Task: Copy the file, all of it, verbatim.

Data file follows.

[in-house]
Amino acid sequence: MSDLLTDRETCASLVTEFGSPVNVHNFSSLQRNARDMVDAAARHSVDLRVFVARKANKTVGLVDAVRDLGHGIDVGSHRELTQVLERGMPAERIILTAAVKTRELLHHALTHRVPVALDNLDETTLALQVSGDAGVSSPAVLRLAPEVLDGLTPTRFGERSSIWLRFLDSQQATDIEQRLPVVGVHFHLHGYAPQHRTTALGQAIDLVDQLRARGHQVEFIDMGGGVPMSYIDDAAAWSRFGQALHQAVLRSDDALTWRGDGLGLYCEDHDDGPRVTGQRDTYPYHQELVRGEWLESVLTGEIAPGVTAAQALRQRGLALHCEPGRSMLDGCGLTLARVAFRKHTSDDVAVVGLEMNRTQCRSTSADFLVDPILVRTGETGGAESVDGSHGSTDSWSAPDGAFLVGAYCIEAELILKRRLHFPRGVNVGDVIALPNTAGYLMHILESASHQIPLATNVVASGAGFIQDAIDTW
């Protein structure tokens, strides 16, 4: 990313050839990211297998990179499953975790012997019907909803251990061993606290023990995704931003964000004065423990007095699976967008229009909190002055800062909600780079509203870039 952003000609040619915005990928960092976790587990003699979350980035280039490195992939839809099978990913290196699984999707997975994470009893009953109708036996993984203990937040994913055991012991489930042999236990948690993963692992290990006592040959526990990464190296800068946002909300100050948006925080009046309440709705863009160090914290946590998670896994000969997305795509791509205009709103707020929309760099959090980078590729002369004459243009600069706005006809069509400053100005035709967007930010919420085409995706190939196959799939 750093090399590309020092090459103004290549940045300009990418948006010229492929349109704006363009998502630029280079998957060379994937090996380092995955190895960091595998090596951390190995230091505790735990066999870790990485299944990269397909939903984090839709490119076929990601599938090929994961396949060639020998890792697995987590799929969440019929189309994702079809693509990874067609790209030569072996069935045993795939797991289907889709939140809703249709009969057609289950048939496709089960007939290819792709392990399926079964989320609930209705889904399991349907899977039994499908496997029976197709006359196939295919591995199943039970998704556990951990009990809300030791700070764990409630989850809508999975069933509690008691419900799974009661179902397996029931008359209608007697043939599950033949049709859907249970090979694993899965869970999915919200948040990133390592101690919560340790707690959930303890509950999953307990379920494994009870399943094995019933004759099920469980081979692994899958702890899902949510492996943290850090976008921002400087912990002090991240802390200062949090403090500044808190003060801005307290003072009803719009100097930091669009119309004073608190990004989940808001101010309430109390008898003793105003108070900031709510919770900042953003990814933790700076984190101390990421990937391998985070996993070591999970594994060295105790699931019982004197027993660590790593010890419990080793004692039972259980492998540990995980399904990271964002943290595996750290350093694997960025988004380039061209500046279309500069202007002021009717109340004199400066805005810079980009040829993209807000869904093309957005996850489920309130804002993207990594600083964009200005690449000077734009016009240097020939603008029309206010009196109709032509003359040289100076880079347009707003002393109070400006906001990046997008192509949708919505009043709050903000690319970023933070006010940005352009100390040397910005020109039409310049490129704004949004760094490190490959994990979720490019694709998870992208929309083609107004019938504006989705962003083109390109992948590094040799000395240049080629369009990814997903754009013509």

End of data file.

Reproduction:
[in-house]
Amino acid sequence: MSDLLTDRETCASLVTEFGSPVNVHNFSSLQRNARDMVDAAARHSVDLRVFVARKANKTVGLVDAVRDLGHGIDVGSHRELTQVLERGMPAERIILTAAVKTRELLHHALTHRVPVALDNLDETTLALQVSGDAGVSSPAVLRLAPEVLDGLTPTRFGERSSIWLRFLDSQQATDIEQRLPVVGVHFHLHGYAPQHRTTALGQAIDLVDQLRARGHQVEFIDMGGGVPMSYIDDAAAWSRFGQALHQAVLRSDDALTWRGDGLGLYCEDHDDGPRVTGQRDTYPYHQELVRGEWLESVLTGEIAPGVTAAQALRQRGLALHCEPGRSMLDGCGLTLARVAFRKHTSDDVAVVGLEMNRTQCRSTSADFLVDPILVRTGETGGAESVDGSHGSTDSWSAPDGAFLVGAYCIEAELILKRRLHFPRGVNVGDVIALPNTAGYLMHILESASHQIPLATNVVASGAGFIQDAIDTW
């Protein structure tokens, strides 16, 4: 990313050839990211297998990179499953975790012997019907909803251990061993606290023990995704931003964000004065423990007095699976967008229009909190002055800062909600780079509203870039 952003000609040619915005990928960092976790587990003699979350980035280039490195992939839809099978990913290196699984999707997975994470009893009953109708036996993984203990937040994913055991012991489930042999236990948690993963692992290990006592040959526990990464190296800068946002909300100050948006925080009046309440709705863009160090914290946590998670896994000969997305795509791509205009709103707020929309760099959090980078590729002369004459243009600069706005006809069509400053100005035709967007930010919420085409995706190939196959799939 750093090399590309020092090459103004290549940045300009990418948006010229492929349109704006363009998502630029280079998957060379994937090996380092995955190895960091595998090596951390190995230091505790735990066999870790990485299944990269397909939903984090839709490119076929990601599938090929994961396949060639020998890792697995987590799929969440019929189309994702079809693509990874067609790209030569072996069935045993795939797991289907889709939140809703249709009969057609289950048939496709089960007939290819792709392990399926079964989320609930209705889904399991349907899977039994499908496997029976197709006359196939295919591995199943039970998704556990951990009990809300030791700070764990409630989850809508999975069933509690008691419900799974009661179902397996029931008359209608007697043939599950033949049709859907249970090979694993899965869970999915919200948040990133390592101690919560340790707690959930303890509950999953307990379920494994009870399943094995019933004759099920469980081979692994899958702890899902949510492996943290850090976008921002400087912990002090991240802390200062949090403090500044808190003060801005307290003072009803719009100097930091669009119309004073608190990004989940808001101010309430109390008898003793105003108070900031709510919770900042953003990814933790700076984190101390990421990937391998985070996993070591999970594994060295105790699931019982004197027993660590790593010890419990080793004692039972259980492998540990995980399904990271964002943290595996750290350093694997960025988004380039061209500046279309500069202007002021009717109340004199400066805005810079980009040829993209807000869904093309957005996850489920309130804002993207990594600083964009200005690449000077734009016009240097020939603008029309206010009196109709032509003359040289100076880079347009707003002393109070400006906001990046997008192509949708919505009043709050903000690319970023933070006010940005352009100390040397910005020109039409310049490129704004949004760094490190490959994990979720490019694709998870992208929309083609107004019938504006989705962003083109390109992948590094040799000395240049080629369009990814997903754009013509």